The word for today is…

aegis (noun):

1: a shield or breastplate emblematic of majesty that was associated with Zeus and Athena
2a: protection
b: controlling or conditioning
3a: auspices, sponsorship
b: control or guidance especially by an individual, group, or system

Source : Merriam -Webster

Etymology : English borrowed aegis from Latin, but the word ultimately comes from the Greek noun aigís, meaning “goatskin.” In ancient Greek mythology, an aegis was something that offered physical protection. It has been depicted in various ways, including as a magical protective cloak made from the skin of the goat that suckled Zeus as an infant, and as a shield fashioned by Hephaestus that bore the severed head of the Gorgon Medusa. The word first entered English in the 15th century as a noun referring to the shield or breastplate associated with Zeus or Athena. It later took on a more general sense of “protection” and, by the late-19th century, it had acquired the extended senses of “auspices” and “sponsorship.”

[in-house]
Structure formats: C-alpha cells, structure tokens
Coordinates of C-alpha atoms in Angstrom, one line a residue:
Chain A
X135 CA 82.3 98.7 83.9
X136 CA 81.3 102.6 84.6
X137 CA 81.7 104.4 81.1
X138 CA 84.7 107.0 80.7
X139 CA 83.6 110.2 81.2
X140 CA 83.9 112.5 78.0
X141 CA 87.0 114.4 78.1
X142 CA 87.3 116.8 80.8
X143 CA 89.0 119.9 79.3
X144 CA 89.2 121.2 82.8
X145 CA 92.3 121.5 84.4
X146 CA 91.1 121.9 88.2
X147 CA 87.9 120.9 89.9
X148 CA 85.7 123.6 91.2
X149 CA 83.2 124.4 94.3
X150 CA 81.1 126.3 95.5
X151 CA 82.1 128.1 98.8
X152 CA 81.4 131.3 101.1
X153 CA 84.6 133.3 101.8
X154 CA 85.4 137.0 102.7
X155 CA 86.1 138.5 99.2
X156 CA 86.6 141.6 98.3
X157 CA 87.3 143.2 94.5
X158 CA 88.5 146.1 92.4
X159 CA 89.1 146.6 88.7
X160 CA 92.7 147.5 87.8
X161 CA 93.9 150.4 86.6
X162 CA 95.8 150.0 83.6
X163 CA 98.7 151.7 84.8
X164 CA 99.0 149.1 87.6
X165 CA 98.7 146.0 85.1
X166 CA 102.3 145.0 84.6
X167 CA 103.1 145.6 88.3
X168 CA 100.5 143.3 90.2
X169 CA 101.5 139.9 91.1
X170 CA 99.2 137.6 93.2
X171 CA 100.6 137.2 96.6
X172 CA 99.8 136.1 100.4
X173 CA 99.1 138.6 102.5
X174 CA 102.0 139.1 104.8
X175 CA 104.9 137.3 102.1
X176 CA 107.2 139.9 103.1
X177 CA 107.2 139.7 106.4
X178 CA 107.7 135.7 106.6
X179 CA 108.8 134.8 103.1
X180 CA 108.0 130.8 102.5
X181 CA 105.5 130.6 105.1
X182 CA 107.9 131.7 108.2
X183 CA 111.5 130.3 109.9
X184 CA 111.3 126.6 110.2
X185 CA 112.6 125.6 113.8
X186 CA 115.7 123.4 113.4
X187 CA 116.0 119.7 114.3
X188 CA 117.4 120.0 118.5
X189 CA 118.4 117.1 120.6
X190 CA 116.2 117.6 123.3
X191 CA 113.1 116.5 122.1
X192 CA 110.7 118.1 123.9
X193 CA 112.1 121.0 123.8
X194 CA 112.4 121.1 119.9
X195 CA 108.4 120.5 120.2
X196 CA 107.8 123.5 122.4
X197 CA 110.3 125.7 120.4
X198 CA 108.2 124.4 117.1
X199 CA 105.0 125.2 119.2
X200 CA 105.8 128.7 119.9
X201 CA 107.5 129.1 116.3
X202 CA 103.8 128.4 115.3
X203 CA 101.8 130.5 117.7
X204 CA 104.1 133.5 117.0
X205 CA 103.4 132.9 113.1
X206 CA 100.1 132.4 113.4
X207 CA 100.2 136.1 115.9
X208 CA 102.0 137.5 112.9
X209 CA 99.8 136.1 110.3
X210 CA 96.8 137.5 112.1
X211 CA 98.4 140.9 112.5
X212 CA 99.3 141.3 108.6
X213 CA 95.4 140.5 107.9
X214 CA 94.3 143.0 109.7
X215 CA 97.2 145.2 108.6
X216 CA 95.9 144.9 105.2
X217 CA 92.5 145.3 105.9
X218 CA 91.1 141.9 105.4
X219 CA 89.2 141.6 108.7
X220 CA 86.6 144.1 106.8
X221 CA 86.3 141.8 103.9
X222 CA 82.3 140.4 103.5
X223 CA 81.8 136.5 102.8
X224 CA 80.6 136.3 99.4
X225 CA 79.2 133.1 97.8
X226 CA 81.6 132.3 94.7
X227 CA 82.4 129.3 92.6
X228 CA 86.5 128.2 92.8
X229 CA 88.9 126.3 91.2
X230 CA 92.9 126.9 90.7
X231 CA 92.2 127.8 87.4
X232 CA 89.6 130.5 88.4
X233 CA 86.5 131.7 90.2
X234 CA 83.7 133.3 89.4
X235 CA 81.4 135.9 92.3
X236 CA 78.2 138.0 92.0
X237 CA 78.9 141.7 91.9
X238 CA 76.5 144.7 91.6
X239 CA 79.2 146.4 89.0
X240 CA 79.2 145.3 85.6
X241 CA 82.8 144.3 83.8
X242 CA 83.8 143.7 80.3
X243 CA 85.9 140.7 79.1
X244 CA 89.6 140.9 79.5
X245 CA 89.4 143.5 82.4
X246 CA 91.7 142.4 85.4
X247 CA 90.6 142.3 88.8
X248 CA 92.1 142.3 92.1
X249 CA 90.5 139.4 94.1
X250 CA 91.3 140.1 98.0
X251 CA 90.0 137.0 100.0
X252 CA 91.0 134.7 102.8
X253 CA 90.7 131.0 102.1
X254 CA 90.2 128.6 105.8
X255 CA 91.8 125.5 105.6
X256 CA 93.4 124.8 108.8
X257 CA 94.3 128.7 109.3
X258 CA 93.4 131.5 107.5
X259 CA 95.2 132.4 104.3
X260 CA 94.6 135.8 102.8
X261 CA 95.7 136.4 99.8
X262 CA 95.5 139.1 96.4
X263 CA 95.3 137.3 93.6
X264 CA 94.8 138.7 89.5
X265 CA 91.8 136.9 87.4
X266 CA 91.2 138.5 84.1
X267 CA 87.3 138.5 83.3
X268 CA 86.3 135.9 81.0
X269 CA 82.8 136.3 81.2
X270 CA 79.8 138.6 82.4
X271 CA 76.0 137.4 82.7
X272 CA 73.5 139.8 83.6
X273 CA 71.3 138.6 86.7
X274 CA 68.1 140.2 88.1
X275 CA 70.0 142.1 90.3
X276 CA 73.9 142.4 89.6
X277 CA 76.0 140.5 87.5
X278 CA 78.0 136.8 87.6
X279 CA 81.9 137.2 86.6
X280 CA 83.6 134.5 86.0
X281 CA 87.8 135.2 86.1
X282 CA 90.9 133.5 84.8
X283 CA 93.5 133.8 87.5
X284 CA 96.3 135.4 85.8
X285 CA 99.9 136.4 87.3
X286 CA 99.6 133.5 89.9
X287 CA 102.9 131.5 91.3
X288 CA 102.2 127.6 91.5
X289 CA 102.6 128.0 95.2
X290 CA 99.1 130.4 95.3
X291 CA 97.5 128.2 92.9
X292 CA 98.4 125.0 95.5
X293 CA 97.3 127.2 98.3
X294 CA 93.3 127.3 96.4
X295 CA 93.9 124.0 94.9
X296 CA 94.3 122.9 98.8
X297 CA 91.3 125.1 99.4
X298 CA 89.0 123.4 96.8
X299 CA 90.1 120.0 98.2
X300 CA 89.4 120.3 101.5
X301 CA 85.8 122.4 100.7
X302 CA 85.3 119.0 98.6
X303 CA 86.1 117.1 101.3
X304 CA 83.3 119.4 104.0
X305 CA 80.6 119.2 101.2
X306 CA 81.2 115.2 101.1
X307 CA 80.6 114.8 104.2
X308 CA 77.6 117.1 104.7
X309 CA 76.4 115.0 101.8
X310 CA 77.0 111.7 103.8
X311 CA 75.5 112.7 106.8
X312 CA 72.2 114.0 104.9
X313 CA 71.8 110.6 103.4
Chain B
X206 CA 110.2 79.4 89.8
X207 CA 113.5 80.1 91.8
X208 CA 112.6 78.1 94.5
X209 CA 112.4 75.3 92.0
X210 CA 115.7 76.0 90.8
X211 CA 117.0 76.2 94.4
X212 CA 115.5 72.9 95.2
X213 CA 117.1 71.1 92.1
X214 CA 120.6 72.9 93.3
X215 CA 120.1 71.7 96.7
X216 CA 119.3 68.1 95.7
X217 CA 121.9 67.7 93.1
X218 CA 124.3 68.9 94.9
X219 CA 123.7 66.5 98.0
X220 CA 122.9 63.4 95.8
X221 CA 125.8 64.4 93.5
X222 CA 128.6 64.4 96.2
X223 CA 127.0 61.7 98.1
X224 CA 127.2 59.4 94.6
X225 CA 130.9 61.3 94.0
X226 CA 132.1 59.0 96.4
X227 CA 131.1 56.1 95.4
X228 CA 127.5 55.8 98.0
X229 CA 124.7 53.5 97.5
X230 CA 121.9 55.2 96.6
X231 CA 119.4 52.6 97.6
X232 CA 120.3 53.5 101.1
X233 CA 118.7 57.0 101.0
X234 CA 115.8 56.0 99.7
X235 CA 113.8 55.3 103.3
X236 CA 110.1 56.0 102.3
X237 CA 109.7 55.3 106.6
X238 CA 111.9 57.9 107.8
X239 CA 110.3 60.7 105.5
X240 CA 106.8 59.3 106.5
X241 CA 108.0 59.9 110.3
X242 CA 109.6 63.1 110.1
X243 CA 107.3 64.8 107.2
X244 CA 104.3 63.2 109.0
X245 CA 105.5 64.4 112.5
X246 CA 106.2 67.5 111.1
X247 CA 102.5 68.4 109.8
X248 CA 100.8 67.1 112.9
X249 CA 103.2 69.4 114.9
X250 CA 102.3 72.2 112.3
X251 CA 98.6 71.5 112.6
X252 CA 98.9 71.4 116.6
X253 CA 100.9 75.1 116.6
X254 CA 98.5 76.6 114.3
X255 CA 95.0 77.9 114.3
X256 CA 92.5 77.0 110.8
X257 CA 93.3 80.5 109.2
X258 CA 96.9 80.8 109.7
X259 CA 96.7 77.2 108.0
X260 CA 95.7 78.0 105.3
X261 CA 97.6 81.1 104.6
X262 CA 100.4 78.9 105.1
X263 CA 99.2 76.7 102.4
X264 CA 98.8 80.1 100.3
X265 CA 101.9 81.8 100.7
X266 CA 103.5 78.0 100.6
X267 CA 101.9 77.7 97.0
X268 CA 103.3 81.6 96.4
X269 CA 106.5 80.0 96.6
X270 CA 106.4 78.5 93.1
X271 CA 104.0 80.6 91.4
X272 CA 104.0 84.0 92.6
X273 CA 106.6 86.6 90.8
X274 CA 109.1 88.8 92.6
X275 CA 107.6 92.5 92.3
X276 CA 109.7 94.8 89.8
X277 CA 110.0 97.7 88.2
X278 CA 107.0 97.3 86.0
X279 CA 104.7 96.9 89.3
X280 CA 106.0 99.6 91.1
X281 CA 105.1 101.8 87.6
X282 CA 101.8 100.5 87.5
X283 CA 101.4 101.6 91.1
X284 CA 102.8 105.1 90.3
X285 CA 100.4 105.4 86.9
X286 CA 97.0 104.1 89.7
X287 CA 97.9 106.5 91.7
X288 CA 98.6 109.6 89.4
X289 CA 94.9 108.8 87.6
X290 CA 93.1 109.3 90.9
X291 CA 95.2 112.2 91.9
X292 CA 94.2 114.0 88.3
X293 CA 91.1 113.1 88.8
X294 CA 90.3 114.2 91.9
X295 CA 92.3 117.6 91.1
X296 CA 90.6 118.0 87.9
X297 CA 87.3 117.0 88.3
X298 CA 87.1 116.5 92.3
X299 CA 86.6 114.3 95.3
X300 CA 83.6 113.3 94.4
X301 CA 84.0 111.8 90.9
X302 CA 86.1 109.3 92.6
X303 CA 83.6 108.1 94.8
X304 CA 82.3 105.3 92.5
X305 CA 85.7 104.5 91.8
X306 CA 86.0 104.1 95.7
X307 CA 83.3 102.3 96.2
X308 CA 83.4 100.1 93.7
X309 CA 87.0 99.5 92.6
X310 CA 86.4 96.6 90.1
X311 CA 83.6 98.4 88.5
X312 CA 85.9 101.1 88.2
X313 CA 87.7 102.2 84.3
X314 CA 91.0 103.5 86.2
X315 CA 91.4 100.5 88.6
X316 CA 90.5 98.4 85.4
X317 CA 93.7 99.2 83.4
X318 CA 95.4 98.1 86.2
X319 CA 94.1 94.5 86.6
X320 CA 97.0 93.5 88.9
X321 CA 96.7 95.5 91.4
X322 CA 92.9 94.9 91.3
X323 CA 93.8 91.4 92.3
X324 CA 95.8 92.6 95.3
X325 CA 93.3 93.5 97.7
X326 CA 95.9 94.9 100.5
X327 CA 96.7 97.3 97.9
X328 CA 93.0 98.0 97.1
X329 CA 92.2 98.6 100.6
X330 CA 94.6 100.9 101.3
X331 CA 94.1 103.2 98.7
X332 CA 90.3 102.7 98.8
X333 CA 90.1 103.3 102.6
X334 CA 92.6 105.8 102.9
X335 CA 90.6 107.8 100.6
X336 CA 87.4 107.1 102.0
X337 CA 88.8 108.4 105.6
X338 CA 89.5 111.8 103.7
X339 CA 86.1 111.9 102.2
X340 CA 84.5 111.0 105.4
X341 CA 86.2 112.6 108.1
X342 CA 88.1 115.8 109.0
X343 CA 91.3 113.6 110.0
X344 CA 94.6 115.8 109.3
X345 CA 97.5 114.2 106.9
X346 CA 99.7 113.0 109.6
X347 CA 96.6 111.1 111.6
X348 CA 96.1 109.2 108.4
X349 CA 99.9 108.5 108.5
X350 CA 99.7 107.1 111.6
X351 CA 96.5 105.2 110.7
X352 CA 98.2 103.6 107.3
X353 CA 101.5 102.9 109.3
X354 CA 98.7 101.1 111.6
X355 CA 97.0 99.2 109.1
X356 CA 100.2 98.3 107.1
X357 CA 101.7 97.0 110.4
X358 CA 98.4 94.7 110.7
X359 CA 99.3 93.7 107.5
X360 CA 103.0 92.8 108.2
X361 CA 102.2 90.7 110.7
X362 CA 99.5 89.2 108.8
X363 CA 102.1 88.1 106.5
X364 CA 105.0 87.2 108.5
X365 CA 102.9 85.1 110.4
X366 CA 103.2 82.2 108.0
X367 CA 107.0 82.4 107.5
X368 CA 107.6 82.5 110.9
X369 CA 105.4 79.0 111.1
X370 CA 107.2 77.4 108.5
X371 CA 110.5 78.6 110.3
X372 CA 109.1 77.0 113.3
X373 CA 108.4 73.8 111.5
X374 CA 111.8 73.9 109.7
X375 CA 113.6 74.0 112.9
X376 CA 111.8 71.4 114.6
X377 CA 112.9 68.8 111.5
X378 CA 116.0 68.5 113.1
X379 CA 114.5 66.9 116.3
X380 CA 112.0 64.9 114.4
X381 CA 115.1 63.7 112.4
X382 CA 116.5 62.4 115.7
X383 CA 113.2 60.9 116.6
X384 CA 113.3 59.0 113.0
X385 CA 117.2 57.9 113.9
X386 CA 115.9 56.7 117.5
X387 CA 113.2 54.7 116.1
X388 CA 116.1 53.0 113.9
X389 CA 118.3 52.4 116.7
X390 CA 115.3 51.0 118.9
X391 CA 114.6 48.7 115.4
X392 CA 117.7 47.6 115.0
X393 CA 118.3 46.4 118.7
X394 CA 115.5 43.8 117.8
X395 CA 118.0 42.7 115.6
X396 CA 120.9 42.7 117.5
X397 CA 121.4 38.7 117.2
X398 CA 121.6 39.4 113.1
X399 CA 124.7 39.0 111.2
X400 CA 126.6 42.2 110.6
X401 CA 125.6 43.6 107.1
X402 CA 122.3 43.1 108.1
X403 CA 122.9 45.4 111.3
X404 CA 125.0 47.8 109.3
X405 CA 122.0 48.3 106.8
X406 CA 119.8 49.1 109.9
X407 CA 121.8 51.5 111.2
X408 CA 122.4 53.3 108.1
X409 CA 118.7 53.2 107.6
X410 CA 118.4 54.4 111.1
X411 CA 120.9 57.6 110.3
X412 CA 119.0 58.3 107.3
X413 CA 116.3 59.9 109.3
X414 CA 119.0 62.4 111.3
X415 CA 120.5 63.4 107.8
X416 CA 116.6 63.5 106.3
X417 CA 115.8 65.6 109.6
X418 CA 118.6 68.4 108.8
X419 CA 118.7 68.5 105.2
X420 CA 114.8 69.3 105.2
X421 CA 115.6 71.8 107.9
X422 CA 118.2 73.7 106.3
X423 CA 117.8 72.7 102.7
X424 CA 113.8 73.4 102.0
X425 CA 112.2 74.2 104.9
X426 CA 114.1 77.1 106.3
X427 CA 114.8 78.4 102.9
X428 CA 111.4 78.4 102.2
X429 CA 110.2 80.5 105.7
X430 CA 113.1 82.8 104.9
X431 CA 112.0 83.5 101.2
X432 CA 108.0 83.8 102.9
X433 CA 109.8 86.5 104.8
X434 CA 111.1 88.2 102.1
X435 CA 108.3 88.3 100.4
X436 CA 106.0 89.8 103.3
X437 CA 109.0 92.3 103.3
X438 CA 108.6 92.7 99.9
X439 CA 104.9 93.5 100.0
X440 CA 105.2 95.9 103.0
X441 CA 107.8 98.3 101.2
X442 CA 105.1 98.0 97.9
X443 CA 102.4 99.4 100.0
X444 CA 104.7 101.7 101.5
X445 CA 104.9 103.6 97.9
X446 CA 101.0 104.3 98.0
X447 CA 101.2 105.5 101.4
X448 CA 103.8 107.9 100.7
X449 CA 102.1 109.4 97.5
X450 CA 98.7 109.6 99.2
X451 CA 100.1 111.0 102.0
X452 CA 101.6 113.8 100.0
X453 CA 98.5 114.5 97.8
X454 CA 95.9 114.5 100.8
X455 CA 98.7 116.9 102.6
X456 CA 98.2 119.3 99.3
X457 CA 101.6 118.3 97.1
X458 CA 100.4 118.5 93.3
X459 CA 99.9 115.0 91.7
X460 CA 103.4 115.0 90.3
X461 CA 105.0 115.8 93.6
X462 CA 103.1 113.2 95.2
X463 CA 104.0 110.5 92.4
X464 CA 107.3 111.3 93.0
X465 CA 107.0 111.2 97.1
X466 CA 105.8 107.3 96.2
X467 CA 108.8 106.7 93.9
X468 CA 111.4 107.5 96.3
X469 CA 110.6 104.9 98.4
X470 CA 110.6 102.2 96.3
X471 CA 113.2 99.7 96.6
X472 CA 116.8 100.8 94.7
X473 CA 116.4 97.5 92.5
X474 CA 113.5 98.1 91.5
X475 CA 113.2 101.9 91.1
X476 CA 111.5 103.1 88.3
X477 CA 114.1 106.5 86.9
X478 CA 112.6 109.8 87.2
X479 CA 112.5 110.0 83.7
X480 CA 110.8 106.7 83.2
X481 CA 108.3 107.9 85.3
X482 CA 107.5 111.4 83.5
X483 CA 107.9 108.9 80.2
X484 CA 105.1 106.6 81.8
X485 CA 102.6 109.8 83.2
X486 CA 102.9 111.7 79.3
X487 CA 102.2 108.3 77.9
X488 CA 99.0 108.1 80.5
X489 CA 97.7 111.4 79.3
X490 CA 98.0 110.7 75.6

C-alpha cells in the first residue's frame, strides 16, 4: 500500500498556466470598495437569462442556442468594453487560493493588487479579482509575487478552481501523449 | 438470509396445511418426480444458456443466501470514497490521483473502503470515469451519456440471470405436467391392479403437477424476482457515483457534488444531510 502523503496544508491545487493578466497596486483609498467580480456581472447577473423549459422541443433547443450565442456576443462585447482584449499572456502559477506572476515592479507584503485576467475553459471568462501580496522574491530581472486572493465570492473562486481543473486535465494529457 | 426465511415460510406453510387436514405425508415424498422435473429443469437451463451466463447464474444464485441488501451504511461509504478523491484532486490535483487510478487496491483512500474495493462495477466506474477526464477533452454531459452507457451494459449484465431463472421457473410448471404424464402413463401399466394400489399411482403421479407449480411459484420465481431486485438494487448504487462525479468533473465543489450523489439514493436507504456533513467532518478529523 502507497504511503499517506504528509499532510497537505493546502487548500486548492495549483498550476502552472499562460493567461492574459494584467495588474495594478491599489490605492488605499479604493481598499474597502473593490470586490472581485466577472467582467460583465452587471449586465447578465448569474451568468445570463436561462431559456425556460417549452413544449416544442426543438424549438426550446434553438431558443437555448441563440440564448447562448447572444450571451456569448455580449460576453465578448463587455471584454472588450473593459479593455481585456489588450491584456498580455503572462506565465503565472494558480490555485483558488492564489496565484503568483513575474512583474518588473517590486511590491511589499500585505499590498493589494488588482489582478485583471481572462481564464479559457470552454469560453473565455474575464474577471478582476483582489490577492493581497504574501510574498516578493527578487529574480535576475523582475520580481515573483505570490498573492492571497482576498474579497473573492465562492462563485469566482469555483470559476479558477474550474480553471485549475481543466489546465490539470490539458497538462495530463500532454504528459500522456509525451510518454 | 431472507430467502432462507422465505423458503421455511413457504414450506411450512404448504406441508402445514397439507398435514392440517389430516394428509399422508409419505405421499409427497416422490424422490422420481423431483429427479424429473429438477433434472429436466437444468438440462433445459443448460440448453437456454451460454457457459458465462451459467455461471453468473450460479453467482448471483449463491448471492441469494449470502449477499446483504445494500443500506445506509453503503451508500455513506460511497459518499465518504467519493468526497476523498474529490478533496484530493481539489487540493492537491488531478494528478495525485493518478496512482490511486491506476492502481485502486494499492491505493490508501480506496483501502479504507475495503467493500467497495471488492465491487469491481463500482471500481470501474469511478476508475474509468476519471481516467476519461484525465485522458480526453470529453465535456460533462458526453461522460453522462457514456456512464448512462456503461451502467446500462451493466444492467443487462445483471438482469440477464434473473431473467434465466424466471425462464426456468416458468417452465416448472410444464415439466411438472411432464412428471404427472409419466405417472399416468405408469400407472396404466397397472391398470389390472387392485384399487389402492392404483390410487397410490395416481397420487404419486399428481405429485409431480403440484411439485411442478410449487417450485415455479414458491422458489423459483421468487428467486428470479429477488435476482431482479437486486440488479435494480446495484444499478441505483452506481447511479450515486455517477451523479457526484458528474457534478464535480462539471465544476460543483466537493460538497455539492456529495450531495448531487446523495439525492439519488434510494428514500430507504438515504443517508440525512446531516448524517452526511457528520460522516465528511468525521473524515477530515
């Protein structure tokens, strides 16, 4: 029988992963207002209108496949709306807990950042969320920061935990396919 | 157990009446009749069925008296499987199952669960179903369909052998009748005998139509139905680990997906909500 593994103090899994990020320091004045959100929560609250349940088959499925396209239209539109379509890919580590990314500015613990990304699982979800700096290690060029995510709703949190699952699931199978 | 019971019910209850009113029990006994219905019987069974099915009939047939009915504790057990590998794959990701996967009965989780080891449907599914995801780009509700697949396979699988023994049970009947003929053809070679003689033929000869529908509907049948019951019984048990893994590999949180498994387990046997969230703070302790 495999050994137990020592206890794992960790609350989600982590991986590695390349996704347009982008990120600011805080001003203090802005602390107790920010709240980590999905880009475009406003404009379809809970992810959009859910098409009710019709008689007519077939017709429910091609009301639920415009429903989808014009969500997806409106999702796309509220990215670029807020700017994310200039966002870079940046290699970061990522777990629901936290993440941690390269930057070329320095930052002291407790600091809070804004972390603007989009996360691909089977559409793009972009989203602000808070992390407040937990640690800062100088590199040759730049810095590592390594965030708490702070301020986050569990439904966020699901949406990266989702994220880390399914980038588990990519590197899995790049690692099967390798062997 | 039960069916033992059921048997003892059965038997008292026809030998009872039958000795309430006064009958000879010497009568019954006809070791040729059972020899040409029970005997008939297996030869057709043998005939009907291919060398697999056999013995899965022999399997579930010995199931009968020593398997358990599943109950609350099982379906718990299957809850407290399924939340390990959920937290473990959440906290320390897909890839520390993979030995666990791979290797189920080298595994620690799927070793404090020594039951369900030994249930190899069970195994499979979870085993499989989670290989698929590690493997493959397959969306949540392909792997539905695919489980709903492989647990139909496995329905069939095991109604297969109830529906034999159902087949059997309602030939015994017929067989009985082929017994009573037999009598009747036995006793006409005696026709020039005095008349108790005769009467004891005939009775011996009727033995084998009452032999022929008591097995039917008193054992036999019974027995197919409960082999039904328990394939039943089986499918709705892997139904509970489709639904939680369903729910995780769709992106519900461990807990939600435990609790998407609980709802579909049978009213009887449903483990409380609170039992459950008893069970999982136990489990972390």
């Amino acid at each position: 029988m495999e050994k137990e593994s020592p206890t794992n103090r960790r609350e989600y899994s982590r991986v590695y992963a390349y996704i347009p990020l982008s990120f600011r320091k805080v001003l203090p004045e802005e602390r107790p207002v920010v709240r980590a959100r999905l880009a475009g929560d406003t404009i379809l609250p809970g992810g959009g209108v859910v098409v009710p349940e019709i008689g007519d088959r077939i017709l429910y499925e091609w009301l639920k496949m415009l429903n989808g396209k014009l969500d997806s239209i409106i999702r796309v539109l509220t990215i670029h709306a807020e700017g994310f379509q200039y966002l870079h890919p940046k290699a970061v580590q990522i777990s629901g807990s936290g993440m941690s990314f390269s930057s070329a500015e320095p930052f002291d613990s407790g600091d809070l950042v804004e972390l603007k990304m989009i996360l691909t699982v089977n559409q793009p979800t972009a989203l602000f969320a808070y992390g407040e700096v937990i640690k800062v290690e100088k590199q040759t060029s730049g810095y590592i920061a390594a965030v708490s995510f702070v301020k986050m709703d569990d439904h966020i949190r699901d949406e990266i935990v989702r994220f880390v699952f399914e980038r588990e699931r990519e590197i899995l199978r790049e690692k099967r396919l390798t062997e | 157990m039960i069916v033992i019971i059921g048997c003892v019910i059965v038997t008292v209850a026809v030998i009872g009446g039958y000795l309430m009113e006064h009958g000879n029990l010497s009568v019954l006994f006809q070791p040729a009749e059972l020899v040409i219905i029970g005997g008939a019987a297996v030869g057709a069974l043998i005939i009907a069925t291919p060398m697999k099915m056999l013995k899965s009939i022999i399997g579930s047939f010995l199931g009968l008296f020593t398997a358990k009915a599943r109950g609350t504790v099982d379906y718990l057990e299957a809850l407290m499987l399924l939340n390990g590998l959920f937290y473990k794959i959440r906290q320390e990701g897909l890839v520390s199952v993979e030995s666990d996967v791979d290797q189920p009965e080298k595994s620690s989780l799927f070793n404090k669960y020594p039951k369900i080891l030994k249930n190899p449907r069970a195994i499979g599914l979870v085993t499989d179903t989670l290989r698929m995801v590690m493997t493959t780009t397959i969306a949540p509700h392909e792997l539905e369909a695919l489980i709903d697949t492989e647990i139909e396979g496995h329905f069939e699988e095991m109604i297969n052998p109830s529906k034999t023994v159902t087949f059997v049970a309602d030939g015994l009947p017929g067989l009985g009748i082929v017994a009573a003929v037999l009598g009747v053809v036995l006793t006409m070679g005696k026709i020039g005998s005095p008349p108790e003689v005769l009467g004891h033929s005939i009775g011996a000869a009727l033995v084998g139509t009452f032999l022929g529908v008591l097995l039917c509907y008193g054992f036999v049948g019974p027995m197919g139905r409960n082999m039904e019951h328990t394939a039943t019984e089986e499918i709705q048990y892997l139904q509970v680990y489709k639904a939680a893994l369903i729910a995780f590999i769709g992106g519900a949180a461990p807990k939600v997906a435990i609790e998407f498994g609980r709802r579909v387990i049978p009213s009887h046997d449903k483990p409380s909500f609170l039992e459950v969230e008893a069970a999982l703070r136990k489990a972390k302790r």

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David is a retired surgeon originally from London who came to New Zealand twenty-seven years ago after being delayed in Singapore for thirteen years on leaving the UK. He was coerced into studying Latin...